Today I needed to run away.
I needed to be somewhere that wasn’t home.
I needed to breathe some new air.
I needed a space where my thoughts would be kind to me, less agitated.
I have missed re-connecting with the loner in me who dies just a little whenever the extrovert takes over the oxygen supply.
I needed to be by the sea. I needed to be close to my element.
I’ve been fortunate to have almost always lived by the sea. Now I’m even more fortunate in that I live on the South west coast of Norway, which boasts of spectacular beaches.
In the ebb and flow of this tide lies my peace and solitude.
As soon as the kids are in bed, I’m out of the door. I’m restless and unable to settle on any song as I drive. I’m greedy with longing for the bracing cool air, the taste of salt on my lips, the feel of sand in my shoes.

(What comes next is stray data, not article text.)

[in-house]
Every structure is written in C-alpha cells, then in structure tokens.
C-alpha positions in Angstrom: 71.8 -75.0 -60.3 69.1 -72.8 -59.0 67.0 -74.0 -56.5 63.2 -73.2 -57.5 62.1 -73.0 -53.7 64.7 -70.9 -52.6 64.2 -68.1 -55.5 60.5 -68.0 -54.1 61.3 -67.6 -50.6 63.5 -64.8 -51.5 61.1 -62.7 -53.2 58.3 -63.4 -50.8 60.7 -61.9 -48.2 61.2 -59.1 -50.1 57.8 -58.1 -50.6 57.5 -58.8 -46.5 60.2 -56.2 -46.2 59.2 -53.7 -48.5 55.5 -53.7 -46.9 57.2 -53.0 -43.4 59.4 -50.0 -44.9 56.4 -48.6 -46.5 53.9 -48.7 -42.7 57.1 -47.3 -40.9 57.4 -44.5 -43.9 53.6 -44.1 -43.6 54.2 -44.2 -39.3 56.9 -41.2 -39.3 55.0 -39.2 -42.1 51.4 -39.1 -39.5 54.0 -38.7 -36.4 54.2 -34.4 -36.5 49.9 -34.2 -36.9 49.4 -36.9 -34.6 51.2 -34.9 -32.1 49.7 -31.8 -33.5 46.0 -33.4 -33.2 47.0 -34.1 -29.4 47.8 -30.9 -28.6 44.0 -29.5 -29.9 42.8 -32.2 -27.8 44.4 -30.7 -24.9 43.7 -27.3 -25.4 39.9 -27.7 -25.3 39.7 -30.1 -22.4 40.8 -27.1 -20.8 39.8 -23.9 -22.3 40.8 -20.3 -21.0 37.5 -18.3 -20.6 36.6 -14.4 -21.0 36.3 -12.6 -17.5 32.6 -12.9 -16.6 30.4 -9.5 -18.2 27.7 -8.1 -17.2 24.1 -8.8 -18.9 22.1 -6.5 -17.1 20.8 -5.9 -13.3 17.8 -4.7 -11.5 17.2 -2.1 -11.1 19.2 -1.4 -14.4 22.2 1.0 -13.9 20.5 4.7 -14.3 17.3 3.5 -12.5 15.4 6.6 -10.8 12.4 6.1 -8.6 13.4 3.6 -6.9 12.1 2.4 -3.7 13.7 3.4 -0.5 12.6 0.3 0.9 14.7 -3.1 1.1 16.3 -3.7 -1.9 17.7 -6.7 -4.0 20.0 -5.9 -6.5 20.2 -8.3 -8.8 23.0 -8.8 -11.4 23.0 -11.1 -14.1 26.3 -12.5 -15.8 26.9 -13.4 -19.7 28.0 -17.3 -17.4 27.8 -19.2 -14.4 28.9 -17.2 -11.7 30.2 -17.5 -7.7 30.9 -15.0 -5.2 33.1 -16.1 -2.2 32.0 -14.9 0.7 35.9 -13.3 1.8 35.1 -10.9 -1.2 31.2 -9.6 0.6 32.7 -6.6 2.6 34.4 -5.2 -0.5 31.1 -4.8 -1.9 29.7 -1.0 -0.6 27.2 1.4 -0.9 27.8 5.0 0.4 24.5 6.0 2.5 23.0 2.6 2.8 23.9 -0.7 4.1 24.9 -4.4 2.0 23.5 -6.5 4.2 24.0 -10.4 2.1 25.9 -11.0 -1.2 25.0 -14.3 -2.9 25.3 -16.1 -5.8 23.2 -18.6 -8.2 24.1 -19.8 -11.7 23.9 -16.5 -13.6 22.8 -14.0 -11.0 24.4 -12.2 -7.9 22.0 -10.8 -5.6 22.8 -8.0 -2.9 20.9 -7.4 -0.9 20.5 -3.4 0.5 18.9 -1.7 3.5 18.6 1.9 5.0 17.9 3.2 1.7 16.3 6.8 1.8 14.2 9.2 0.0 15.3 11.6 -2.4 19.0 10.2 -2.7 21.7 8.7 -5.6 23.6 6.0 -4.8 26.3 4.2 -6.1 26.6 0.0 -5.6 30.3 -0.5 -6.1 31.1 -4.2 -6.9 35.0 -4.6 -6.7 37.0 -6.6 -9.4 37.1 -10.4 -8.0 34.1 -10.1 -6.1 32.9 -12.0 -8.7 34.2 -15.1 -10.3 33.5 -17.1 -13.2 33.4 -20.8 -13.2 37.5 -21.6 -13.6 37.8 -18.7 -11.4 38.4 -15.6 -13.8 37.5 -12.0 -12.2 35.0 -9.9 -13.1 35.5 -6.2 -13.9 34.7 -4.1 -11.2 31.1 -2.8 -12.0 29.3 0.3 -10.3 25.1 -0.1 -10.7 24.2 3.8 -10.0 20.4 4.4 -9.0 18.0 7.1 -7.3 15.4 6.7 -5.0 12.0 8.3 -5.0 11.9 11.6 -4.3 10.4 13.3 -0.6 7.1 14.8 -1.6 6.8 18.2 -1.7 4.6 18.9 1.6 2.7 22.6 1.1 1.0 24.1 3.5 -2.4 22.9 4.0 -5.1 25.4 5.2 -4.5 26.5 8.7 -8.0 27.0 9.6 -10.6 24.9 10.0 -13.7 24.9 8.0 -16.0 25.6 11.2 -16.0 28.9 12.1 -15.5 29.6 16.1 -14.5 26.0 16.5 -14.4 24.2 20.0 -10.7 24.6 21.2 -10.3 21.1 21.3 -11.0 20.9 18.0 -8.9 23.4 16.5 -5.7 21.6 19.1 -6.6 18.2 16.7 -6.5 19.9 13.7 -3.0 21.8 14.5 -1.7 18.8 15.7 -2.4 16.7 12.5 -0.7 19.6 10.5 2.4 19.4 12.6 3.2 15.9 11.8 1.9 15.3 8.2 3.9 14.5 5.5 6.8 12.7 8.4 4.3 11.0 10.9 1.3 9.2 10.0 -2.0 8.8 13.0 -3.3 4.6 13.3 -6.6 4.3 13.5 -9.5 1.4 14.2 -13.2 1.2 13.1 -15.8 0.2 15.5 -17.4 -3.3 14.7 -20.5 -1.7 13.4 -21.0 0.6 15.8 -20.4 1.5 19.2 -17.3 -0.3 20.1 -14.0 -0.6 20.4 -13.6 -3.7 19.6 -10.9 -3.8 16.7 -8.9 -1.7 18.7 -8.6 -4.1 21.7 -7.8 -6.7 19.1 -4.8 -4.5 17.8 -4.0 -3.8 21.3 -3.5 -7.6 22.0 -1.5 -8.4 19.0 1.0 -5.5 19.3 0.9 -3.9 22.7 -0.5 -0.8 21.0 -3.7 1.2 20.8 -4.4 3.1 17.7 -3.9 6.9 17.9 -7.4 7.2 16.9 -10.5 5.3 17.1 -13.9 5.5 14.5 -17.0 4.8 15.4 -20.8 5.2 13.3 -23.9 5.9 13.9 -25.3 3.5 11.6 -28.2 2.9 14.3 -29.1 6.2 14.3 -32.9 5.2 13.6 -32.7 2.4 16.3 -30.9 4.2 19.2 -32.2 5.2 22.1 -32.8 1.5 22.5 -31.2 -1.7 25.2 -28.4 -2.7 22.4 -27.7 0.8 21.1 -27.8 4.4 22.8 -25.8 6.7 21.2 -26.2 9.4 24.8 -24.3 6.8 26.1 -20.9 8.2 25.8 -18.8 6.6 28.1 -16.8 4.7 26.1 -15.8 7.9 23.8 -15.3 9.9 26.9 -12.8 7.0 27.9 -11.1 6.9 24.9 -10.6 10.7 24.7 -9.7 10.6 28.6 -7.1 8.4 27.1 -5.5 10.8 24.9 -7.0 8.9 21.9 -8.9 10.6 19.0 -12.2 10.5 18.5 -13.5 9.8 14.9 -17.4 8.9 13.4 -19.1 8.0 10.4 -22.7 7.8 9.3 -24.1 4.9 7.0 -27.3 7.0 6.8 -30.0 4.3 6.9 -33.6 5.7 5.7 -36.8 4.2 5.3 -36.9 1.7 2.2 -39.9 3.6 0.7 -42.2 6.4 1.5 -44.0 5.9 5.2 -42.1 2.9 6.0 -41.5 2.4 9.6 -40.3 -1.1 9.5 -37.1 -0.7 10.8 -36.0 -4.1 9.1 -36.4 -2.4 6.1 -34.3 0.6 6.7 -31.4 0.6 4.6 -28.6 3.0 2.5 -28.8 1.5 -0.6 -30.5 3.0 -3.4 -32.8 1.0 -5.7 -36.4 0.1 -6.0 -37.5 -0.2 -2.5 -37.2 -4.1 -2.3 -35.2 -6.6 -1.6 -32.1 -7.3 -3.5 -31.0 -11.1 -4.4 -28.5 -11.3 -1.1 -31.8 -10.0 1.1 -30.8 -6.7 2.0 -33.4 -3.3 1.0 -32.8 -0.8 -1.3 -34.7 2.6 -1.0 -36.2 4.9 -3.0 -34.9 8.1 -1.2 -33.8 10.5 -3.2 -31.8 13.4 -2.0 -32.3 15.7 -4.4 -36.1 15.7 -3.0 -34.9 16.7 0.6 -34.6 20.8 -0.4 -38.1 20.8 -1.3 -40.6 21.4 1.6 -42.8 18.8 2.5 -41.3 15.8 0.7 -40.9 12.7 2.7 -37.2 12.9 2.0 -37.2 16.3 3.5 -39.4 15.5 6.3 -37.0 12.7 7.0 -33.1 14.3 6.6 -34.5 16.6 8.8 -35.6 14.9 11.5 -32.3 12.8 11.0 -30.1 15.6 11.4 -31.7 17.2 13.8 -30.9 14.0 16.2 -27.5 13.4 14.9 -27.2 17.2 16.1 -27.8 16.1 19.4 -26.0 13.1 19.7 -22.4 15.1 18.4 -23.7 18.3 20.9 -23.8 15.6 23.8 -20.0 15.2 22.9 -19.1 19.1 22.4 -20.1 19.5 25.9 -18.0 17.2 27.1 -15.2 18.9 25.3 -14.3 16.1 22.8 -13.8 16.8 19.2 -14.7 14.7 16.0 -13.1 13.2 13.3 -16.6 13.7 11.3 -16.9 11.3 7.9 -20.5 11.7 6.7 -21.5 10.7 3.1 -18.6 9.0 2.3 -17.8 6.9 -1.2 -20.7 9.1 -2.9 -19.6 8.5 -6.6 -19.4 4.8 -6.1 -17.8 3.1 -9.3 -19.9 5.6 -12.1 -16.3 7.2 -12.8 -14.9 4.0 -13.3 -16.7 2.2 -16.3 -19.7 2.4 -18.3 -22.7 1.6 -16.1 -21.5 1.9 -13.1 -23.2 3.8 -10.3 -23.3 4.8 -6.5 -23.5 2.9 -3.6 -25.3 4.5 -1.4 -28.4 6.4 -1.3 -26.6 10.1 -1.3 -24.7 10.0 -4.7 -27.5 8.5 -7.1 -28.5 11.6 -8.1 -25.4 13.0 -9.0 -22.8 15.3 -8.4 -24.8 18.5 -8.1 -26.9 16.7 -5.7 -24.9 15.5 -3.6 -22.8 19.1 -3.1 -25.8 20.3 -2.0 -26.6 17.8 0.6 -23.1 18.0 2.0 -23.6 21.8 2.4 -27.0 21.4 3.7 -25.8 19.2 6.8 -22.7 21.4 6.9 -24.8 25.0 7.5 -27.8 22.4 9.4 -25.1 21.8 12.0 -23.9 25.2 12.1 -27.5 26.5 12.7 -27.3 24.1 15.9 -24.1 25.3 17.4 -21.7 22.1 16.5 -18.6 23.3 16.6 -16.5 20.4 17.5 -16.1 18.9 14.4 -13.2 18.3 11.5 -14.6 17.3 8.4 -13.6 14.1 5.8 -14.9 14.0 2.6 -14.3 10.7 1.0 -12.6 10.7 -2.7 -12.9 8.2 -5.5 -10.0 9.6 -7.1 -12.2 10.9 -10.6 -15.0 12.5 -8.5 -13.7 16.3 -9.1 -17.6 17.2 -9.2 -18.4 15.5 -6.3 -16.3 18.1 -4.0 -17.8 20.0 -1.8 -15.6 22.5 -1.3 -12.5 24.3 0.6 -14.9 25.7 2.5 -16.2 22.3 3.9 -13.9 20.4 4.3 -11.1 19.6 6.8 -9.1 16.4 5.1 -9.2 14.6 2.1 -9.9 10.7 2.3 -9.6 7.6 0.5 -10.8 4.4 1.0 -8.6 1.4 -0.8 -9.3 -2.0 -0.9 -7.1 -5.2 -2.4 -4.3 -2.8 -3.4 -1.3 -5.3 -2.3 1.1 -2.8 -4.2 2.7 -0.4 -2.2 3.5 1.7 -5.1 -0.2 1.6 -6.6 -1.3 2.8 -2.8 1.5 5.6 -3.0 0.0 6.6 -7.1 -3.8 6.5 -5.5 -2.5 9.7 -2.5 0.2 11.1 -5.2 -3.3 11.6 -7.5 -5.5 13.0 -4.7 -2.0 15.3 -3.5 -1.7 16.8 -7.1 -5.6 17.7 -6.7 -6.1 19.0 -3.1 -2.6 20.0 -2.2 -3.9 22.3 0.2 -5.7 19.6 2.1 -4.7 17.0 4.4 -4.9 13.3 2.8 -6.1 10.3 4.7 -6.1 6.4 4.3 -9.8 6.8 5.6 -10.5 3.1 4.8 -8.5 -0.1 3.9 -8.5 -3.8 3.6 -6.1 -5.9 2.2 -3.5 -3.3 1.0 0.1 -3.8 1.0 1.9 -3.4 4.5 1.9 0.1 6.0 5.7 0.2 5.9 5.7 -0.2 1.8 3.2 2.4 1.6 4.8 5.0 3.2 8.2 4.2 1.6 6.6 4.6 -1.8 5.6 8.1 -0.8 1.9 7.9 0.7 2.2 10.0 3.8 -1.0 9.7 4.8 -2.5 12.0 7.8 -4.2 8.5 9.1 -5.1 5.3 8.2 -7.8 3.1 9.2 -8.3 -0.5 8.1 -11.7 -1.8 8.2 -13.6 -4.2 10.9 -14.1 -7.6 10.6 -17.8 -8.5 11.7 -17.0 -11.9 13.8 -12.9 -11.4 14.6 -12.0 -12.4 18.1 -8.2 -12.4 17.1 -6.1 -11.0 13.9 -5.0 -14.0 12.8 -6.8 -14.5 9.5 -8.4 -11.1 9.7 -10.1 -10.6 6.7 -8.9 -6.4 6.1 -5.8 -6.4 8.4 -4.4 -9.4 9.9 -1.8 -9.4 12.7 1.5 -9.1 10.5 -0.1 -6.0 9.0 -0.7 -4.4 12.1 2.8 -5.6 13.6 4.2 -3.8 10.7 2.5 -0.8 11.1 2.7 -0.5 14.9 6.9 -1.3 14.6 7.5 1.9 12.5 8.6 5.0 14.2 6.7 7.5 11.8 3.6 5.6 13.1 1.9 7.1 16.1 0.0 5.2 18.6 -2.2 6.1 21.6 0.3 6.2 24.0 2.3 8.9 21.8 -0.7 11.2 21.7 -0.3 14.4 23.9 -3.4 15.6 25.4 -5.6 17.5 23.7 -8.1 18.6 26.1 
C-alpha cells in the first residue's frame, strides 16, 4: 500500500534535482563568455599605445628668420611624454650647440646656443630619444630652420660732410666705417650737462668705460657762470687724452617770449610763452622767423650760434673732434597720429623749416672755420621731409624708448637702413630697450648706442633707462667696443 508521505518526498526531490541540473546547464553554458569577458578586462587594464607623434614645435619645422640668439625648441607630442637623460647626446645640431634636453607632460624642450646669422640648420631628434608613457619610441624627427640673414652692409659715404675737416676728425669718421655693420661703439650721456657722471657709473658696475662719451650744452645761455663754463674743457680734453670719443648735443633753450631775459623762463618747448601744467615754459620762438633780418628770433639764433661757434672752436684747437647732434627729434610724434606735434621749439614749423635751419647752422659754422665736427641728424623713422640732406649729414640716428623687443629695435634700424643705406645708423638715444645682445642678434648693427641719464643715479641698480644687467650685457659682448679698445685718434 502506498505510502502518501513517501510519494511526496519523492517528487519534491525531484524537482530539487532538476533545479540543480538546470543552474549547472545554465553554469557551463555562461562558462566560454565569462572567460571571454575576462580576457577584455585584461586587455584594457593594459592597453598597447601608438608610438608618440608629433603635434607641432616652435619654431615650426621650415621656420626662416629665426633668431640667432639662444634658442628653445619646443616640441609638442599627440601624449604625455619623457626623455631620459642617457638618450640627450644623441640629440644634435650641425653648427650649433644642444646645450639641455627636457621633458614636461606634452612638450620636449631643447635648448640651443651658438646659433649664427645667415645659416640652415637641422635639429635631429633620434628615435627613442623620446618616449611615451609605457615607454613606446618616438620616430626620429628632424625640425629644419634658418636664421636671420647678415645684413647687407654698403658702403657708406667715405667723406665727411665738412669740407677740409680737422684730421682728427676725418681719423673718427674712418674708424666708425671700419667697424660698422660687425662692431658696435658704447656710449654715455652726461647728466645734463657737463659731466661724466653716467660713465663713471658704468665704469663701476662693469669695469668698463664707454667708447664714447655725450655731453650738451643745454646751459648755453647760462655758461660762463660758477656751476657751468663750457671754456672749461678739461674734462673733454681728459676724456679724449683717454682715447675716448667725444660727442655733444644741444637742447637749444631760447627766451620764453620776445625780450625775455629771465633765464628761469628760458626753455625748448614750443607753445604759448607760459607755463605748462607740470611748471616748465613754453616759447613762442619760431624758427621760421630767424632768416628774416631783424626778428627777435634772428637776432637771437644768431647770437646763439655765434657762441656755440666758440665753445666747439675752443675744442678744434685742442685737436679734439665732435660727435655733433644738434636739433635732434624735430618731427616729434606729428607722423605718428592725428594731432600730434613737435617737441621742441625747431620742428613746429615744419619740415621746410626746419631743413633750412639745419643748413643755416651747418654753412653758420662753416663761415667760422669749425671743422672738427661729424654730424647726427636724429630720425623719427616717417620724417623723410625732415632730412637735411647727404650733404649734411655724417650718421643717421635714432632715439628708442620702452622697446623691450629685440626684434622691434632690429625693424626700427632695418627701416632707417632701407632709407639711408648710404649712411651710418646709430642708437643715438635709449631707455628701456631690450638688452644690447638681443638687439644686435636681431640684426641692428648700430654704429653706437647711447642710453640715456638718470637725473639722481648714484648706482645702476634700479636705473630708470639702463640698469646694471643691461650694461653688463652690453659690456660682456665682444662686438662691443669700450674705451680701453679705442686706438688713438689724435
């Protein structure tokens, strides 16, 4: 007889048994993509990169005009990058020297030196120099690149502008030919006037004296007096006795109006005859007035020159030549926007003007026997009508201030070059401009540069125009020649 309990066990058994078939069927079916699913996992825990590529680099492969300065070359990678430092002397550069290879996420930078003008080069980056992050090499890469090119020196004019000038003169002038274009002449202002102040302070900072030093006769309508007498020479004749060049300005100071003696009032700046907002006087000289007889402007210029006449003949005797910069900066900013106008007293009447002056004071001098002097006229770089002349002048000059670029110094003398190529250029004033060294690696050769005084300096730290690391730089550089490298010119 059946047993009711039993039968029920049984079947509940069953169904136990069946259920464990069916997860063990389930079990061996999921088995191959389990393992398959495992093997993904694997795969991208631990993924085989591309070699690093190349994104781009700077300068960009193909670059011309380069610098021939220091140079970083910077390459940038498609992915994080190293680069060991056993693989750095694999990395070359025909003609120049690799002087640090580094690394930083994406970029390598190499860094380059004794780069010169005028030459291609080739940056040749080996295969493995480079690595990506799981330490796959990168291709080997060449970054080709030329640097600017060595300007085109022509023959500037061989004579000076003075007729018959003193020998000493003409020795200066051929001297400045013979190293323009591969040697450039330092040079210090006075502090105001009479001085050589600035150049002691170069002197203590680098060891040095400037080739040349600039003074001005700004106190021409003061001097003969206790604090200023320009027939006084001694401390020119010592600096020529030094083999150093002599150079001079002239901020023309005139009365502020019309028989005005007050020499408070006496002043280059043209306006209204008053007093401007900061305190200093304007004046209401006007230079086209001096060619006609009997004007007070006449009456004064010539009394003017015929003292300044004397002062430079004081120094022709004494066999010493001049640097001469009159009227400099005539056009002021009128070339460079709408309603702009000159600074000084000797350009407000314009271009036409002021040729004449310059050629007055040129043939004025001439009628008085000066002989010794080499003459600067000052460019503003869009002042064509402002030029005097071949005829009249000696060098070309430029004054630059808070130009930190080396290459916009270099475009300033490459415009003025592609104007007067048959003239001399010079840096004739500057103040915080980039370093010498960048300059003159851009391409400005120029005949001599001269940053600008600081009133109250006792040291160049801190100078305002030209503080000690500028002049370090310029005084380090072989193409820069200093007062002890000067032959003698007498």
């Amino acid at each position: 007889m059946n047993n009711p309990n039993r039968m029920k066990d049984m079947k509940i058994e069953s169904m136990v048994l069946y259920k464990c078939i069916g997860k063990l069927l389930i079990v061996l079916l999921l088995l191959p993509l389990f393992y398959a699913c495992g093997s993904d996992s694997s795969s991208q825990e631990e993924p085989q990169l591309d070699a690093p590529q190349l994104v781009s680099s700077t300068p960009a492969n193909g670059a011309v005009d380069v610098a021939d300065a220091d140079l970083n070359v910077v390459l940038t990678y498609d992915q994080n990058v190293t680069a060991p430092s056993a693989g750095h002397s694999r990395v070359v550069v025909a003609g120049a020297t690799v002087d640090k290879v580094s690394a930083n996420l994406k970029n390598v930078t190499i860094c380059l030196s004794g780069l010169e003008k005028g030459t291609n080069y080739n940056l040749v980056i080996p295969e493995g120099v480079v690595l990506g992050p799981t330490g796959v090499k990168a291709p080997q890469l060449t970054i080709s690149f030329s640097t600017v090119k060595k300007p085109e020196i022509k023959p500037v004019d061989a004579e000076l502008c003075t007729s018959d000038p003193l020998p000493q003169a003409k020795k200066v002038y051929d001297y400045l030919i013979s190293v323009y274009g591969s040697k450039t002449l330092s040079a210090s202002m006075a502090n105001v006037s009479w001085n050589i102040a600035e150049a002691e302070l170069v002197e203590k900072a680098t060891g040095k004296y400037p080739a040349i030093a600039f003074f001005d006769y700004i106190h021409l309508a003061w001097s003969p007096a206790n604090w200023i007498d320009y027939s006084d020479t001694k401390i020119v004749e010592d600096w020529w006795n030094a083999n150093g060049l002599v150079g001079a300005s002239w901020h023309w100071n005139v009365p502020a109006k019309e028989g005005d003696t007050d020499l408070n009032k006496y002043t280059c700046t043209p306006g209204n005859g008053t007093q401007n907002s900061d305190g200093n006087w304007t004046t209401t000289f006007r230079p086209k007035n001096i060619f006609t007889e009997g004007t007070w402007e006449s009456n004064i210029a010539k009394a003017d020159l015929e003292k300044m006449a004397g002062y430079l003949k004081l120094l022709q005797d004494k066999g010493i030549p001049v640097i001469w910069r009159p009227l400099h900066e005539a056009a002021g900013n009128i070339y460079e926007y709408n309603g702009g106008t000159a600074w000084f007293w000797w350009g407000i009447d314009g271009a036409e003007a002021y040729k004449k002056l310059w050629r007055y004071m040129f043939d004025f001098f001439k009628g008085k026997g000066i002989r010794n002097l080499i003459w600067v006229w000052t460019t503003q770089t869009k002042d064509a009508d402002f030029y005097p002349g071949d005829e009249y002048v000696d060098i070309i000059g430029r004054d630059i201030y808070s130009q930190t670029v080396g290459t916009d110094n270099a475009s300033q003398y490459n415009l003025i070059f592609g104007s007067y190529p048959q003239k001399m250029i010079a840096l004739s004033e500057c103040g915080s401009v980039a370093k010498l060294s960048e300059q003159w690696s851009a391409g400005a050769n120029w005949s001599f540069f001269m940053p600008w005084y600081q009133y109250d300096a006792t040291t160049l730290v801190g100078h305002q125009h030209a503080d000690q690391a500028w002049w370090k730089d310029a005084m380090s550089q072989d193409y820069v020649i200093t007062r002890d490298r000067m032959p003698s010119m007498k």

Longing to tune my heart to the rhythm of the waves.
15 minutes and I’m here.
This particular picture captures the light at the beach at around 9 in the evening.
Perched on a dune, looking out at this glorious calm, I can breathe again. Great, huge lungfuls of air – as if air was to be rationed shortly. The gentle lapping of the waves against the shore pulls me to the water’s edge and had it not been so cold, I would have begun to swim. I would have dived into the deep and relished the murky, pounding silence. I settle for splashing the sea water on my face and am delighted by the tingling of the skin, the salty dryness.
Facing the inexorable power of the sea; its potential for unfathomable violence; for subterranean calm, its easy to let go.
I can acknowledge that its not in my hands.
I can see the beauty of breathing from the pit of your being and releasing this invisible, yet heavy cloud of worry.
let me share with you the opening lines of one of my favourite poems by Thomas Hood:
There is a silence where hath been no sound,
There is a silence where no sound may be,
In the cold grave – under the deep deep sea.
And just like that, I’m ready to go home again.
picture credit: http://www.visitnorway.com